Written by Jack Boardman
For many people, summer means making most of the heat, sun and longer hours by making most of the outdoors for sporting endeavours, sunbathing or beer gardens. The first of those three makes the other two seem comparatively unhealthy, but what’s summertime without an outdoor barbeque or beer garden?
Alright, so you’re not an alcoholic and don’t have a drinking problem, but it can be a bit of a chore choosing health and fitness goals over the call of drinks in the sun. Is there a way to have the best of both worlds, to stick to your gym plans and head to the beer garden?
Getting on the wagon or reducing your alcohol intake needn’t be the plight you might think.
There are other perks to a sunny day. Alcohol triggers the release of endorphins, which are the chemicals that make you feel good. The snag there is that the more you drink the more harm you’re doing to your body, your liver and, come the morning after, how bad you feel, with your mood and stress levels taking a nose dive. This is because alcohol is also a depressant.
In terms of a buzz or managing stress levels, exercise and cardio workouts are considerably better for the release of endorphins and lasting benefits to your mood and ability to manage stress. To top it off, a sunny day is your free source of vitamin D, which has been proven to combat anxiety and depression.
If put on a pedestal, abstinence could well add to your stress if you deprive yourself of the social aspect and sun to be had in a beer garden, but as part of bigger goals, not drinking is merely a side effect of the health gains to be had. And when could be better for exercising than when you get to do it outdoors?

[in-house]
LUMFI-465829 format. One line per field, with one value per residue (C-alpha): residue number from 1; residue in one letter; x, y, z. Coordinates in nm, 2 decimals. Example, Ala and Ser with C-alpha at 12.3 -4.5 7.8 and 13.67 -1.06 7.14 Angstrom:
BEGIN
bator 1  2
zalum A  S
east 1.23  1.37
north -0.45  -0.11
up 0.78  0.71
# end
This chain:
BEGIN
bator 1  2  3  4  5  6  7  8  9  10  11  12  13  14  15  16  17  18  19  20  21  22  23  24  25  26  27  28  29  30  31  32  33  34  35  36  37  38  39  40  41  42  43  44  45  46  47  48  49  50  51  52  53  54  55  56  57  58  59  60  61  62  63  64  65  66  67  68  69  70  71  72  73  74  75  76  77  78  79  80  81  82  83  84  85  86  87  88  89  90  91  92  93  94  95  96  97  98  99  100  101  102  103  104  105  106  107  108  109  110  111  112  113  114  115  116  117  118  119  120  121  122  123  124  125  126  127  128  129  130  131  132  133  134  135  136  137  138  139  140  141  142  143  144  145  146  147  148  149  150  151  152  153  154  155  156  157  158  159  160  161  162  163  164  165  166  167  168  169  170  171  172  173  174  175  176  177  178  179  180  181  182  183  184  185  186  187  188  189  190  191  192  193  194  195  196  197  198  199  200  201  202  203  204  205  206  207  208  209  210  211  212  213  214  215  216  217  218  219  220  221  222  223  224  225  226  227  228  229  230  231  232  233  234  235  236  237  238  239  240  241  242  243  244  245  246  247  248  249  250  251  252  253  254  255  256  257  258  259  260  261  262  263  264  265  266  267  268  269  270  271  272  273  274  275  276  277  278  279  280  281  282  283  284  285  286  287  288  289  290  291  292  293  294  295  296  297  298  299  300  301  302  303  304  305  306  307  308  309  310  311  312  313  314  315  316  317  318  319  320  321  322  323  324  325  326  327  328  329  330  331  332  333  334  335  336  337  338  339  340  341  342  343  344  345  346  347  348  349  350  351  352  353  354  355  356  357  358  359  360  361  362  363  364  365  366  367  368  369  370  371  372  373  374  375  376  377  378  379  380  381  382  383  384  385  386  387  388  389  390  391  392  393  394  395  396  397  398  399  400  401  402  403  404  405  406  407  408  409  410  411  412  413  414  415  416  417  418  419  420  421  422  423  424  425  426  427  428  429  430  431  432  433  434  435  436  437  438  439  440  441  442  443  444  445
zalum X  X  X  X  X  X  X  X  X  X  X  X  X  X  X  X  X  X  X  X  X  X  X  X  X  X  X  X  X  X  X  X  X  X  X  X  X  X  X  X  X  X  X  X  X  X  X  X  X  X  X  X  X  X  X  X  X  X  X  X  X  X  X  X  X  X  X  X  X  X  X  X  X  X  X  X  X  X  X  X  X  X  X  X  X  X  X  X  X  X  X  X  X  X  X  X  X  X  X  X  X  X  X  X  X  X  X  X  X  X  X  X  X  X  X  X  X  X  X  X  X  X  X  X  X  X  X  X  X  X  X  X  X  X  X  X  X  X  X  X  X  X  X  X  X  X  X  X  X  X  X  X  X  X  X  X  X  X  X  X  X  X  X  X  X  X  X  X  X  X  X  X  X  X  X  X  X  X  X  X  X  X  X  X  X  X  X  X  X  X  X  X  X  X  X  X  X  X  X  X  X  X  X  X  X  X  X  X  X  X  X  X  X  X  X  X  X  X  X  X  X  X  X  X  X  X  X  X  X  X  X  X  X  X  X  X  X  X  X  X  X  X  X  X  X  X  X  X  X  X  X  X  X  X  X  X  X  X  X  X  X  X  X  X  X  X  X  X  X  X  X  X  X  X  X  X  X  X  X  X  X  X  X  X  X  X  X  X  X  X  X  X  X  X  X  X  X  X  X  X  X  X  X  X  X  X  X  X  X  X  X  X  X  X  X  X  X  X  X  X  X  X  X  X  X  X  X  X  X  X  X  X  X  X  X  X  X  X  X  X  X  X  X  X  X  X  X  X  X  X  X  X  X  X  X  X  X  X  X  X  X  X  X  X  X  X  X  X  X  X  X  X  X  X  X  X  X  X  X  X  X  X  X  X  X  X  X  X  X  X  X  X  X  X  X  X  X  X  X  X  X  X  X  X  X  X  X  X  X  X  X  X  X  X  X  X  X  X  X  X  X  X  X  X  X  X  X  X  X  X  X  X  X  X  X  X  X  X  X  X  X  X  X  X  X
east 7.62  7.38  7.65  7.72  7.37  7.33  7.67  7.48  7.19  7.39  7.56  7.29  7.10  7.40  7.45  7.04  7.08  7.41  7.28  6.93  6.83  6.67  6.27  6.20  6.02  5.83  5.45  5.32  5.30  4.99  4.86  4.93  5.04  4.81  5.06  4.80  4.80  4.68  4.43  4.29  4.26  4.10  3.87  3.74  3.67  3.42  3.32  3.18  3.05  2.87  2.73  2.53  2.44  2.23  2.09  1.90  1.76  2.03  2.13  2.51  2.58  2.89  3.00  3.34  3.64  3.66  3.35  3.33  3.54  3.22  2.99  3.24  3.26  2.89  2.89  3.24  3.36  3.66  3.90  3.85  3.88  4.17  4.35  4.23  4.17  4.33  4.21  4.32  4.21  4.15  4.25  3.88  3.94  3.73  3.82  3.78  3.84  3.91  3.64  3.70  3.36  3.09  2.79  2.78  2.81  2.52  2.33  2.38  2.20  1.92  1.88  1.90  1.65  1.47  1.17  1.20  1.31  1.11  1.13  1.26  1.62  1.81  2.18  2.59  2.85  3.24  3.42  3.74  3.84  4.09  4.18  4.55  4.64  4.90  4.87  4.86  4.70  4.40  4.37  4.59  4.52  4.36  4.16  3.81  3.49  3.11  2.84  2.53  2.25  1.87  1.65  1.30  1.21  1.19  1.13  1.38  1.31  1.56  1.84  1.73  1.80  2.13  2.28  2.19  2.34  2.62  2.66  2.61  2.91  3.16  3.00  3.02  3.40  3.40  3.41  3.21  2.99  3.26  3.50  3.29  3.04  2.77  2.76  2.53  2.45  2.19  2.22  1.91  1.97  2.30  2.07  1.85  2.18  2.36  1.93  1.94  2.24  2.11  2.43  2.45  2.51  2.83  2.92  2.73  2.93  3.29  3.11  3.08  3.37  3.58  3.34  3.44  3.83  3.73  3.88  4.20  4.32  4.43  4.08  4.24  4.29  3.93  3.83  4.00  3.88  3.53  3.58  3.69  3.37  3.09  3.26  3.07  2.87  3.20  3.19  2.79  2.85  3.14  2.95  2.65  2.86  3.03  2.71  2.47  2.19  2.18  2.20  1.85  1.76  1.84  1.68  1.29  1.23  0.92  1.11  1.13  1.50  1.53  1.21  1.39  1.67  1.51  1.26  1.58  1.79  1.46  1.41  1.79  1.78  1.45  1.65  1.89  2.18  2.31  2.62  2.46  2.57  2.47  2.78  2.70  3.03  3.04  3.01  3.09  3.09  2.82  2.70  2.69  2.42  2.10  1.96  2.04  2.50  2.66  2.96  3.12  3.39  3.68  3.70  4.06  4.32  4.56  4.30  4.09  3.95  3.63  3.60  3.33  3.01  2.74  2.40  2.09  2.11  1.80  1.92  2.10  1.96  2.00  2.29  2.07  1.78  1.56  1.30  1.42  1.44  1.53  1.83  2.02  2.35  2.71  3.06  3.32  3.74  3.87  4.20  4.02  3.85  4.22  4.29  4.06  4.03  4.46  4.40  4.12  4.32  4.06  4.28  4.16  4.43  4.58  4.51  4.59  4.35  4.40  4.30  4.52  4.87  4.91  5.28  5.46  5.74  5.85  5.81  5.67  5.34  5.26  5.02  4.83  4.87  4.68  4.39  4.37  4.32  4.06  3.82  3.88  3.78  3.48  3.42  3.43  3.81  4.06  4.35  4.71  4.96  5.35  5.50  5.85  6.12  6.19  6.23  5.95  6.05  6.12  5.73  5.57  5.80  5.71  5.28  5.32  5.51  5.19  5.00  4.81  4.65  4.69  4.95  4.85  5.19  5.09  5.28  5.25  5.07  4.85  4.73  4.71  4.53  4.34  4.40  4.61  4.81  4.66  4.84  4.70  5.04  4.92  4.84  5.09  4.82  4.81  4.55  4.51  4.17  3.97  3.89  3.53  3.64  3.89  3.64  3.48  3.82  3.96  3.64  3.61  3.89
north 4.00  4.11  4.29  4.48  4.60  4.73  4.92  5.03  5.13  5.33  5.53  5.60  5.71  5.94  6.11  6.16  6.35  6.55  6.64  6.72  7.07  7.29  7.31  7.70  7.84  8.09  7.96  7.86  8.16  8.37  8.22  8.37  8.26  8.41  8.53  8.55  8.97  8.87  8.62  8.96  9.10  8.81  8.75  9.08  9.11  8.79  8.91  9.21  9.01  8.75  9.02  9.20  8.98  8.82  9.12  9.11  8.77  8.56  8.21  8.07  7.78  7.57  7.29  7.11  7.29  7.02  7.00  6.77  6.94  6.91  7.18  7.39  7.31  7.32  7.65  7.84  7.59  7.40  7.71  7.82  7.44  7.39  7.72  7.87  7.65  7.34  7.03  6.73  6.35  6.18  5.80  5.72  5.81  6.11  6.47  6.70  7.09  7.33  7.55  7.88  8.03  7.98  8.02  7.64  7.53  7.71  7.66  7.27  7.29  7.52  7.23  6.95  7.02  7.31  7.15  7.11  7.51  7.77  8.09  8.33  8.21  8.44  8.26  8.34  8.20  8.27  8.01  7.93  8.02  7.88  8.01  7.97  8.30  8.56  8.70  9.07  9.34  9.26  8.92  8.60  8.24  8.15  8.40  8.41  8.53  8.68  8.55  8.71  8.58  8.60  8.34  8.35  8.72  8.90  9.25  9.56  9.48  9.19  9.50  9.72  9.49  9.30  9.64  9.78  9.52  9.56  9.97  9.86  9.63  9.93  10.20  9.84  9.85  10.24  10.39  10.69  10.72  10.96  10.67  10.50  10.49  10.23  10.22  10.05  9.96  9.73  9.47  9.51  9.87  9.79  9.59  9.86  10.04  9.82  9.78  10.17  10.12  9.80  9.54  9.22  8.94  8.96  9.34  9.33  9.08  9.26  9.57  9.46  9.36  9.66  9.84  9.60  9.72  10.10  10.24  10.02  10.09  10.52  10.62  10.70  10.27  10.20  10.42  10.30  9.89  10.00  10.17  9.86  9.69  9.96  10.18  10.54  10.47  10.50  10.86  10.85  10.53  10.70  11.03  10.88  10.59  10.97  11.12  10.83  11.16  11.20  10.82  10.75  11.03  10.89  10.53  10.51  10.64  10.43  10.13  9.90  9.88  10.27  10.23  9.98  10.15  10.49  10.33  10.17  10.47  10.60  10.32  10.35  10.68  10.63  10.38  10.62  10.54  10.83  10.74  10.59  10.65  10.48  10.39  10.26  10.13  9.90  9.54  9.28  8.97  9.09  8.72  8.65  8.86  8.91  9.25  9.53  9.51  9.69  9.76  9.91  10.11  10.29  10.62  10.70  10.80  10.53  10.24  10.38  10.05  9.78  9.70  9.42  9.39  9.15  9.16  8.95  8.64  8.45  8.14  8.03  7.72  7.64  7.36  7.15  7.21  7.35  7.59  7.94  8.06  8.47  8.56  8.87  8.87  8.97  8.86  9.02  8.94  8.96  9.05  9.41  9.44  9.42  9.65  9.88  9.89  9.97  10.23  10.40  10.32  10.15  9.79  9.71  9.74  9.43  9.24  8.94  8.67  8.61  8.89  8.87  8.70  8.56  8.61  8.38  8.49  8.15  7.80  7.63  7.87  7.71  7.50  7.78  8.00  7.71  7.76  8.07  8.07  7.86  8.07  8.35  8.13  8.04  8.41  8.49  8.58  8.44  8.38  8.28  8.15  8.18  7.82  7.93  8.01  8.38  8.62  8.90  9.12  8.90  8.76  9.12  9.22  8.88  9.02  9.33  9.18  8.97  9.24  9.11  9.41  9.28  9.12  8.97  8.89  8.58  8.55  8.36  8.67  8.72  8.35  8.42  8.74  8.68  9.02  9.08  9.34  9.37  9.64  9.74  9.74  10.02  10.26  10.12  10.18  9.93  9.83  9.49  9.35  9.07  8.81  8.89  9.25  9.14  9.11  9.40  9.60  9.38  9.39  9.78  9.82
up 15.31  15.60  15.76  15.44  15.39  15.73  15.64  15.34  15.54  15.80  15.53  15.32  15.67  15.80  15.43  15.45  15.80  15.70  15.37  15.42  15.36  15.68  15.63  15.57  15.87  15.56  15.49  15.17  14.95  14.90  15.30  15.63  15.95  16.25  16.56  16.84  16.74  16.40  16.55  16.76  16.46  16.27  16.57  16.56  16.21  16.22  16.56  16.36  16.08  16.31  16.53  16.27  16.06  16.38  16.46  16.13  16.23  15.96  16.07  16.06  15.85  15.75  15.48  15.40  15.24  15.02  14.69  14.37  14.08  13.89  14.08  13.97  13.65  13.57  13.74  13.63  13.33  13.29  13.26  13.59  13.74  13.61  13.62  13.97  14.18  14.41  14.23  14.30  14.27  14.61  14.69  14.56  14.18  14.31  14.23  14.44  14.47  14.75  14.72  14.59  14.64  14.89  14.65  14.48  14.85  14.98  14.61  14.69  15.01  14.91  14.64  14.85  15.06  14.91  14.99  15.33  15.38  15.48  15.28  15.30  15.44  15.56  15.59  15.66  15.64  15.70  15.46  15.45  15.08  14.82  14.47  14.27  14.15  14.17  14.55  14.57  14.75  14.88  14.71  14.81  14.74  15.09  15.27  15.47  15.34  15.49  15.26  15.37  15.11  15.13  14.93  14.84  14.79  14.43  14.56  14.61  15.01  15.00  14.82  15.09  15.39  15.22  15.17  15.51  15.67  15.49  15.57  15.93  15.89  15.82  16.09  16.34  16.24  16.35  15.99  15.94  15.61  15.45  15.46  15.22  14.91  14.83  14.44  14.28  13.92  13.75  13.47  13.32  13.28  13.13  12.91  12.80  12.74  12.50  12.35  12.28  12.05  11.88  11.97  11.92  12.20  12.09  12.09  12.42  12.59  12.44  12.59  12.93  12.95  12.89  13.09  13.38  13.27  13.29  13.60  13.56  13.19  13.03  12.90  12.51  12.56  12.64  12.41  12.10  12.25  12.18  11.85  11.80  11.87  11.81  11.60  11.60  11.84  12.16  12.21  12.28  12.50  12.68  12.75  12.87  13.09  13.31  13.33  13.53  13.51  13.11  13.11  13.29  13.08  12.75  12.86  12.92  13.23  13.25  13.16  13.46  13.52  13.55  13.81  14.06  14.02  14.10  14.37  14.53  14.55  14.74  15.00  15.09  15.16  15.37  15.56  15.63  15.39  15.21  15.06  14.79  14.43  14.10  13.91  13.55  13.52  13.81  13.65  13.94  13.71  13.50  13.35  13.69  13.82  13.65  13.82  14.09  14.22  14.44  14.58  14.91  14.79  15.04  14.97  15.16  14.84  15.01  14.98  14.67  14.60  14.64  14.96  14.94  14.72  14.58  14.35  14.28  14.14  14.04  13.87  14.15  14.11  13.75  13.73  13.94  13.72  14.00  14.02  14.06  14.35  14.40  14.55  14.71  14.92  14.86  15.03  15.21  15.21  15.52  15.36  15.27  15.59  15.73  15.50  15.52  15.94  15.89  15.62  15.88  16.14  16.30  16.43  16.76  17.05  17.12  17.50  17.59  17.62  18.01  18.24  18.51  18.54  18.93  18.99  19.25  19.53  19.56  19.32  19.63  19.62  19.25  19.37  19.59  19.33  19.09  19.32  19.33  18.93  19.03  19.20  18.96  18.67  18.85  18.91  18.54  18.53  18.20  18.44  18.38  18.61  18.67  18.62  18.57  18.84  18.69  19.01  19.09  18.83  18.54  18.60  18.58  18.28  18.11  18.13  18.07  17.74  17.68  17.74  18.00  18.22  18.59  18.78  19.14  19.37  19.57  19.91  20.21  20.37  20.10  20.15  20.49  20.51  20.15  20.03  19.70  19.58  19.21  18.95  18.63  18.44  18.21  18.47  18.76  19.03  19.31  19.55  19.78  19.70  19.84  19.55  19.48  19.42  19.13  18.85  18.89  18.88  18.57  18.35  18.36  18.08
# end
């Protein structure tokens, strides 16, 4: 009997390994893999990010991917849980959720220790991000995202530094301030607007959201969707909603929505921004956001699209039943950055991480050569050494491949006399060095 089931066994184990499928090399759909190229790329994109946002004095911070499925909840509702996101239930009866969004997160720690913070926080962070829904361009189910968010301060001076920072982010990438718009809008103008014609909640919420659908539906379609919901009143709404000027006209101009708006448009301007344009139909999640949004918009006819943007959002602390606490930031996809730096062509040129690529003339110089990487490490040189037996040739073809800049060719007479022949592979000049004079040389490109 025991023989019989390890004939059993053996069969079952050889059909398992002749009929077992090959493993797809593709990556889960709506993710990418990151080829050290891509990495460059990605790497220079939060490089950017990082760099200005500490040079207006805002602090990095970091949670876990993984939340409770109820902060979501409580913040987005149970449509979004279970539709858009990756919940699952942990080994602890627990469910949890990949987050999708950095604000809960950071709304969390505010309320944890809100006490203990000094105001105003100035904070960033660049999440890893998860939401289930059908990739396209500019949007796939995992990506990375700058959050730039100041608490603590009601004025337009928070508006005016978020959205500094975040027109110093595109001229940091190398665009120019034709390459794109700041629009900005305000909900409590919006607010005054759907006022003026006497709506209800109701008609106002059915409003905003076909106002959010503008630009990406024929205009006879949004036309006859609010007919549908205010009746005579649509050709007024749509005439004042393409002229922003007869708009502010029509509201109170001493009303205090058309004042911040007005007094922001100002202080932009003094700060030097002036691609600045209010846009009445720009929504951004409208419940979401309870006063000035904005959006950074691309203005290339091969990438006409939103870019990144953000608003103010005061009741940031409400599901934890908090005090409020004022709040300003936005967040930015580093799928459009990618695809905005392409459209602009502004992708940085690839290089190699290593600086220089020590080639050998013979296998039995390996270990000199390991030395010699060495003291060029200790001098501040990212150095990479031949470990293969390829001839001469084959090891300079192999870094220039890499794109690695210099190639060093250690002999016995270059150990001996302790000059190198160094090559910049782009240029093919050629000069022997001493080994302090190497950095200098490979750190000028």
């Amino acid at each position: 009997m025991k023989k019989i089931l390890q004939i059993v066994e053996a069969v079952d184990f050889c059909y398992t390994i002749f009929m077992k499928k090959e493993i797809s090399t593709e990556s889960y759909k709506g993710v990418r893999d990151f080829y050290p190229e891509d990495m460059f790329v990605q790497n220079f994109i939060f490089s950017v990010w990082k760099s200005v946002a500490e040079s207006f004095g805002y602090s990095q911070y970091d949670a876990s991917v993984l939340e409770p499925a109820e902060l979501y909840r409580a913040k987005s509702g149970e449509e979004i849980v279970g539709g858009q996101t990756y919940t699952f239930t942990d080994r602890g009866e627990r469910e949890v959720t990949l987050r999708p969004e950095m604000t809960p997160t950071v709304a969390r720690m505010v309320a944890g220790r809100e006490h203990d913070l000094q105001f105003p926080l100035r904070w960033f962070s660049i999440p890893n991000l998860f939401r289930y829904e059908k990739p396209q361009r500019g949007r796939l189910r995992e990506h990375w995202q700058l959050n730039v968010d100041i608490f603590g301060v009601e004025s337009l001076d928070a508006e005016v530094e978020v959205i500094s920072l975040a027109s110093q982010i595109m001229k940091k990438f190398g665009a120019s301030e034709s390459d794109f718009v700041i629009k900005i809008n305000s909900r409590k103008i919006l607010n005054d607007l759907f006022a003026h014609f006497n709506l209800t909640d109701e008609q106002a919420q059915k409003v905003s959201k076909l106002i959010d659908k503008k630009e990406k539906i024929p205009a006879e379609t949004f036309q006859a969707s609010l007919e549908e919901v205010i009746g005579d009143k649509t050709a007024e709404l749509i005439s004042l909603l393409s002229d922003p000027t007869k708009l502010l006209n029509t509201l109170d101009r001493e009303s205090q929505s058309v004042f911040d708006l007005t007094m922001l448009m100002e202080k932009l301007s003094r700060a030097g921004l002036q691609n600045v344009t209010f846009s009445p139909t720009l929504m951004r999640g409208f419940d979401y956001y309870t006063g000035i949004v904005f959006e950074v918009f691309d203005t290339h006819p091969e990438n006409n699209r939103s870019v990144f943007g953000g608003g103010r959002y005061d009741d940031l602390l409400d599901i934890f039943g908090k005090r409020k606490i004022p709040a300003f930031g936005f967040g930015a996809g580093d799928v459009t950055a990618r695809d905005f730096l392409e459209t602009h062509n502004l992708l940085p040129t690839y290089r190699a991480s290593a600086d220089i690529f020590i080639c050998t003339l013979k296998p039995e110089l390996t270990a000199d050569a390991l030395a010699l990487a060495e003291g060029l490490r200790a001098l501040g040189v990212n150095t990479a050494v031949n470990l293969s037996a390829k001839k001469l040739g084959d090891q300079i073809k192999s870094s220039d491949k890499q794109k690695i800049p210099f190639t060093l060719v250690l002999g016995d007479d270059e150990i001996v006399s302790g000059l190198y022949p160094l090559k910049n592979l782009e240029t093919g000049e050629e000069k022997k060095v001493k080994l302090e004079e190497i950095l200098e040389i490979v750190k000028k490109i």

The fact is that alcohol detracts from the work you’ve been putting in at the gym, can result in weight gain and work against the nutrition regimen you’ve been sticking to.
If you do drink, but want to reduce the amount of alcohol you consume so that you don’t undo all the good work you’ve been putting in at the gym, there are things you can keep in mind so that training doesn’t become a write-off.
Drink – don’t dehydrate! Alcohol prevents the reabsorption of water into the blood stream by inhibiting the hormone ADH. The dehydrating effects of alcohol combined with sweating in the sun can create a serious lack of water in your body. That means you can either make sure you drink a pint of water after each alcoholic beverage or select drinks that could help most to keep you hydrated. Mixers with a heavier fruit juice ratio is a good place to start, as well as lots of ice.
Order the light option. If you’re a beer drinker, this applies to you. Weight loss (or weight gaining) is a matter of the balance between the calories you consume and burn off. There are a lot of calories in most alcoholic drinks, and they’ll hardly contribute to developing muscle. Pick a drink that’s lower on calories and make sure that you don’t skip meals.
This way you know that you are getting the nutrition you want and need for your health and fitness aims before you begin drinking so that the alcohol becomes something to burn off when you next work out. To that end, take advantage of the food menu when you’re in the beer garden – it could be that you don’t need anything but the sun.